The NEC3 Engineering and Construction Contract, Option A: Priced Contract with Activity Schedule was chosen for the main construction contract and Dawson WAM Ltd was appointed by NI Water as design and build contractor for Phase 1 project delivery in May 2018.
Doran Consulting developed the scope of works and contract documentation and provided project management, site supervision and health and safety advisory services throughout construction.
Queens Bridge Siphons: Key participants
- Professional services & project management: Doran Consulting
- Design & build contractor: Phase 1 project delivery: Dawson WAM Ltd
- Mechanical & electrical contractor: Murphy
- Precast MH rings & pipes: FP McCann
- Builders Merchant: McBlair
- Traffic management contractor: HBS
- Jetting & cleaning contractor: Environmental Techniques
One of the most difficult constructional aspects to overcome was the confined nature of the site. Due to the deep excavations entailed, the works required careful phasing to minimise the impact on the surroundings and minimise construction traffic movements.
Dawson WAM first implemented the agreed temporary network modifications, which included the lowering of certain CSO weir levels and the installation of inflatable bungs in accordance with network model recommendations, to mitigate out-of-sewer flooding risks elsewhere in the network. When this was completed, flows to the siphon system were diverted to a nearby CSO to spill to the Belfast Stormwater Tunnel by fitting an inflatable bung in the incoming sewer at Greggs Quay.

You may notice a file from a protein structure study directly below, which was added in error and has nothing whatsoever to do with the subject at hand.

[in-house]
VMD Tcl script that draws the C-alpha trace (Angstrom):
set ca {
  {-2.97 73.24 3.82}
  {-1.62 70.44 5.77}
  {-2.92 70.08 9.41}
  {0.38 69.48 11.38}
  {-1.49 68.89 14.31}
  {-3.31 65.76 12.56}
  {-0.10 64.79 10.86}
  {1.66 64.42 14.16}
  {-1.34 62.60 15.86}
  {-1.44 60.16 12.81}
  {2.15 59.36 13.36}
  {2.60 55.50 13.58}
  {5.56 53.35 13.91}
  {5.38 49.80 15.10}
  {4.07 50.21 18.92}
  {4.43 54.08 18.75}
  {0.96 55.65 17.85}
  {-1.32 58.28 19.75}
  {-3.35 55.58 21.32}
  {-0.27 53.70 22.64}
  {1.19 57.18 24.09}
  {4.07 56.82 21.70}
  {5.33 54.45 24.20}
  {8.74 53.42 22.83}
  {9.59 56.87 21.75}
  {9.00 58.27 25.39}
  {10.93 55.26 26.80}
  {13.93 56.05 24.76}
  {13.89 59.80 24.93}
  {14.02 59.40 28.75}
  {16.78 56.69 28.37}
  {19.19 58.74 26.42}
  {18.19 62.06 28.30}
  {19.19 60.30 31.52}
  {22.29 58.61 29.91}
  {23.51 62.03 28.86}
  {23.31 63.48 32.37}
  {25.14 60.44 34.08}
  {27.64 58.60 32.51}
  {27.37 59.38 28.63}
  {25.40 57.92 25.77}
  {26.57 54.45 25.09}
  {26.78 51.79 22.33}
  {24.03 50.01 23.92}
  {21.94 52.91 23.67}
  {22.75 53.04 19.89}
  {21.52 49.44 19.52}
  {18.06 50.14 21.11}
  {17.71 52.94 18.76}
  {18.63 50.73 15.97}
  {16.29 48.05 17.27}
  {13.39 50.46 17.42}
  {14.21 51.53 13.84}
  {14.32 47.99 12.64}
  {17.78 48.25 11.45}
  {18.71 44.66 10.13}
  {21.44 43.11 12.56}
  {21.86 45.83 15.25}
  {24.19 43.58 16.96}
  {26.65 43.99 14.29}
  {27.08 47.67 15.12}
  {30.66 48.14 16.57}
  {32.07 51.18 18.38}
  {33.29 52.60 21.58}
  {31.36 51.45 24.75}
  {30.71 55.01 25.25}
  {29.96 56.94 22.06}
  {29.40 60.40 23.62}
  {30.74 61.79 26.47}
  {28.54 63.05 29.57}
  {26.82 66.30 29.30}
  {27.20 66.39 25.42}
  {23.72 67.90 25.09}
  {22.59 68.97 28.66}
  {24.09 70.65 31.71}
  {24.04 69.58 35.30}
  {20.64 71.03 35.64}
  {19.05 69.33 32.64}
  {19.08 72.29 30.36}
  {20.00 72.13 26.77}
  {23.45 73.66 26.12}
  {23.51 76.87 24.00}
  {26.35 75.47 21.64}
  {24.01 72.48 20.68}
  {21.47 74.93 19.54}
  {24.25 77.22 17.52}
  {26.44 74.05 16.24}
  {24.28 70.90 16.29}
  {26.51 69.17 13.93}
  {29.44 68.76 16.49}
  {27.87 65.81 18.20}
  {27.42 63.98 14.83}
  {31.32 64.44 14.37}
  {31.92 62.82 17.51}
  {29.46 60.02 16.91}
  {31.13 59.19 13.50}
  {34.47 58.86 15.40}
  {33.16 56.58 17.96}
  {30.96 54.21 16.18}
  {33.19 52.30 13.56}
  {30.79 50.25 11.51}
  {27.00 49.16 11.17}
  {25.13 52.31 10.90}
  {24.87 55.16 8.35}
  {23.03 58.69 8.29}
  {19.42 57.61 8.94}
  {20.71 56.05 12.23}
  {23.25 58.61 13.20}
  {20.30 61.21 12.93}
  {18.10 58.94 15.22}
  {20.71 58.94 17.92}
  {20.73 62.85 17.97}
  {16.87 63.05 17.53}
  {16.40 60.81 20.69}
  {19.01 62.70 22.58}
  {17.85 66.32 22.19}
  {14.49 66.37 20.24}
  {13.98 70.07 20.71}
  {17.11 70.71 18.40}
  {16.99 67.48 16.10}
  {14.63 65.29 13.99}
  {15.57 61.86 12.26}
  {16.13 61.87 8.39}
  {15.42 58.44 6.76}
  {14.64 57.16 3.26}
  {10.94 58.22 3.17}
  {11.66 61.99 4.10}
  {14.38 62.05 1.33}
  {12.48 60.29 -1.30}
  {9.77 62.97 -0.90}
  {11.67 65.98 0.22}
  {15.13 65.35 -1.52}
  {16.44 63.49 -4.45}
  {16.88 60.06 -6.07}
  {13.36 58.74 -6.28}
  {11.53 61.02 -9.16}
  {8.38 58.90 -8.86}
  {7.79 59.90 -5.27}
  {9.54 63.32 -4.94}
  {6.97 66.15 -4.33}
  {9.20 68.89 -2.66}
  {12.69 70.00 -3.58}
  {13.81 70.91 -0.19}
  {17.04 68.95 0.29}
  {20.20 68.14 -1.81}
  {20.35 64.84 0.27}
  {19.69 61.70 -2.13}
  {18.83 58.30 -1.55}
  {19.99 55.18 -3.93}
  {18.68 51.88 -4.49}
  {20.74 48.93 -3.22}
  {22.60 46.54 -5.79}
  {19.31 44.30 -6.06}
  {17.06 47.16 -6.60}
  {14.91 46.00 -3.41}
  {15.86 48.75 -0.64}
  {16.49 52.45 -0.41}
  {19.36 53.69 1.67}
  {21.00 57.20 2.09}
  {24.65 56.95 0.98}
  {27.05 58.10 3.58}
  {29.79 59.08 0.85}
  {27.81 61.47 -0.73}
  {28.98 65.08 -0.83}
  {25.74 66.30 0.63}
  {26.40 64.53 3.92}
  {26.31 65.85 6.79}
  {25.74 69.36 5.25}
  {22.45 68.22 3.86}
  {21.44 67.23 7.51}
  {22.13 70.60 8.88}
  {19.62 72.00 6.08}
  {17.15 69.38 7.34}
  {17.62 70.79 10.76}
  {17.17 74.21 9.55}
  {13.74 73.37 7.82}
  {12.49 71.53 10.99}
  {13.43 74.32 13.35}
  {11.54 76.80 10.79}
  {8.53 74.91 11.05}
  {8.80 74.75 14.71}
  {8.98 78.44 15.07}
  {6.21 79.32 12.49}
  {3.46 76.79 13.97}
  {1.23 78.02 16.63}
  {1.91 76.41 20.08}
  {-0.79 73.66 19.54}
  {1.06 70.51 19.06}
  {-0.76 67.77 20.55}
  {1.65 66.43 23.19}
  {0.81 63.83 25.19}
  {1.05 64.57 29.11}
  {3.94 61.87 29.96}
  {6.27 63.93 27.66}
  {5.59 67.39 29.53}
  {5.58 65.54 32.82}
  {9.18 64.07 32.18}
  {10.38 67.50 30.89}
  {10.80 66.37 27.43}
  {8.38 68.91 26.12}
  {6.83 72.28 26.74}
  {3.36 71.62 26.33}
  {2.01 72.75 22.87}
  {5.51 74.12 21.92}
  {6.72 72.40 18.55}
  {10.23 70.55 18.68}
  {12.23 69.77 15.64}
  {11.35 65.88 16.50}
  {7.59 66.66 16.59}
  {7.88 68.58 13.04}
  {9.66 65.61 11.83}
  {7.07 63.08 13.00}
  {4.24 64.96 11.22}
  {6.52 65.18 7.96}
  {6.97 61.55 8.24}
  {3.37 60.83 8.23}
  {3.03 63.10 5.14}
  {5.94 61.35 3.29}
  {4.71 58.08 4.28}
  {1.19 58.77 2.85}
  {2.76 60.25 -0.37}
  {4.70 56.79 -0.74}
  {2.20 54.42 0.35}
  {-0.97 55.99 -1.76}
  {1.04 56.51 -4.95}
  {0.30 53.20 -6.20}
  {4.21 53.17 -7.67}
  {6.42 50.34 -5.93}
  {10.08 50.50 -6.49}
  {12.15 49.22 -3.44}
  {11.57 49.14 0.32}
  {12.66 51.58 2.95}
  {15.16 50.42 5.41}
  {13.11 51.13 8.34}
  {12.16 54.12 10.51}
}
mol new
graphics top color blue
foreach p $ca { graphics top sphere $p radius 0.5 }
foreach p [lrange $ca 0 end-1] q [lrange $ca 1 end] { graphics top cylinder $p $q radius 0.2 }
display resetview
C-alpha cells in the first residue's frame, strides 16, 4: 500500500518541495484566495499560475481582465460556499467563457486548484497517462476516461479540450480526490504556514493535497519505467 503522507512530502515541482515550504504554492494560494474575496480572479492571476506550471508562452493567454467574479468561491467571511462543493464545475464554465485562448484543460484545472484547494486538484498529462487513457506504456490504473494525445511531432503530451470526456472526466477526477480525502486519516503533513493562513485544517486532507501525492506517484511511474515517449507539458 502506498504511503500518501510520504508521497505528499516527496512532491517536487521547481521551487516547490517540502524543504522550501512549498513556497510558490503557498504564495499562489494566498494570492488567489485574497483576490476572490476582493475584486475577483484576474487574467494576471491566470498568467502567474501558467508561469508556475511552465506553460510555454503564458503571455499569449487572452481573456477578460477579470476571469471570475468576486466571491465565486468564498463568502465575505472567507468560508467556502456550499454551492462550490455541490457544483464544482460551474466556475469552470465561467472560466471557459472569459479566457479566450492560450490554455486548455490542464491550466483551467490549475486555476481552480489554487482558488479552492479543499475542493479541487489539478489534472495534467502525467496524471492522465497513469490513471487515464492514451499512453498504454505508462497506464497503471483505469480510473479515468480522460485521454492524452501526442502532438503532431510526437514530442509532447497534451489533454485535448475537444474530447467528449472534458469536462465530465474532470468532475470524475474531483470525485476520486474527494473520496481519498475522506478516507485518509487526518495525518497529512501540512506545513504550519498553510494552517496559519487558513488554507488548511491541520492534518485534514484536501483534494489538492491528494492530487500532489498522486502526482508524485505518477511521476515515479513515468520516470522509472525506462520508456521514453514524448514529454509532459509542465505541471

At early design stage, it was decided to relocate the new Lanyon Quay chamber from the Oxford Street bus lane to the adjacent pedestrianised area, which would significantly improve access to the siphons and the new penstocks for future maintenance. The new chamber, which was in excess of 9m deep, required the installation of extensive temporary works. Taking into consideration the risk of encountering buried wooden temporary works from the initial construction back in the early 1900s, and the close proximity of existing high-rise buildings, the option of using traditional sheet piled cofferdam temporary works was quickly eliminated.
Achieving watertightness of the cofferdam was of paramount importance, as the excavation works were less than 30m from the river Lagan and formation level of the new structure was 2.5m below the riverbed. Failure to achieve a watertight cofferdam would have been detrimental to the overall construction process and works programme.
Dawson WAM implemented a secant piled cofferdam design for the installation of the new siphon chamber and connection pipework. This ‘hard/hard’, relatively silent and vibration free installation solution was ideal to overcome the identified risks. Watertightness between the secant piles and the existing structures was achieved by coring the 450mm dia. secant piles into the existing brick structure to form a watertight seal, using Dawson WAM’s cased auger system.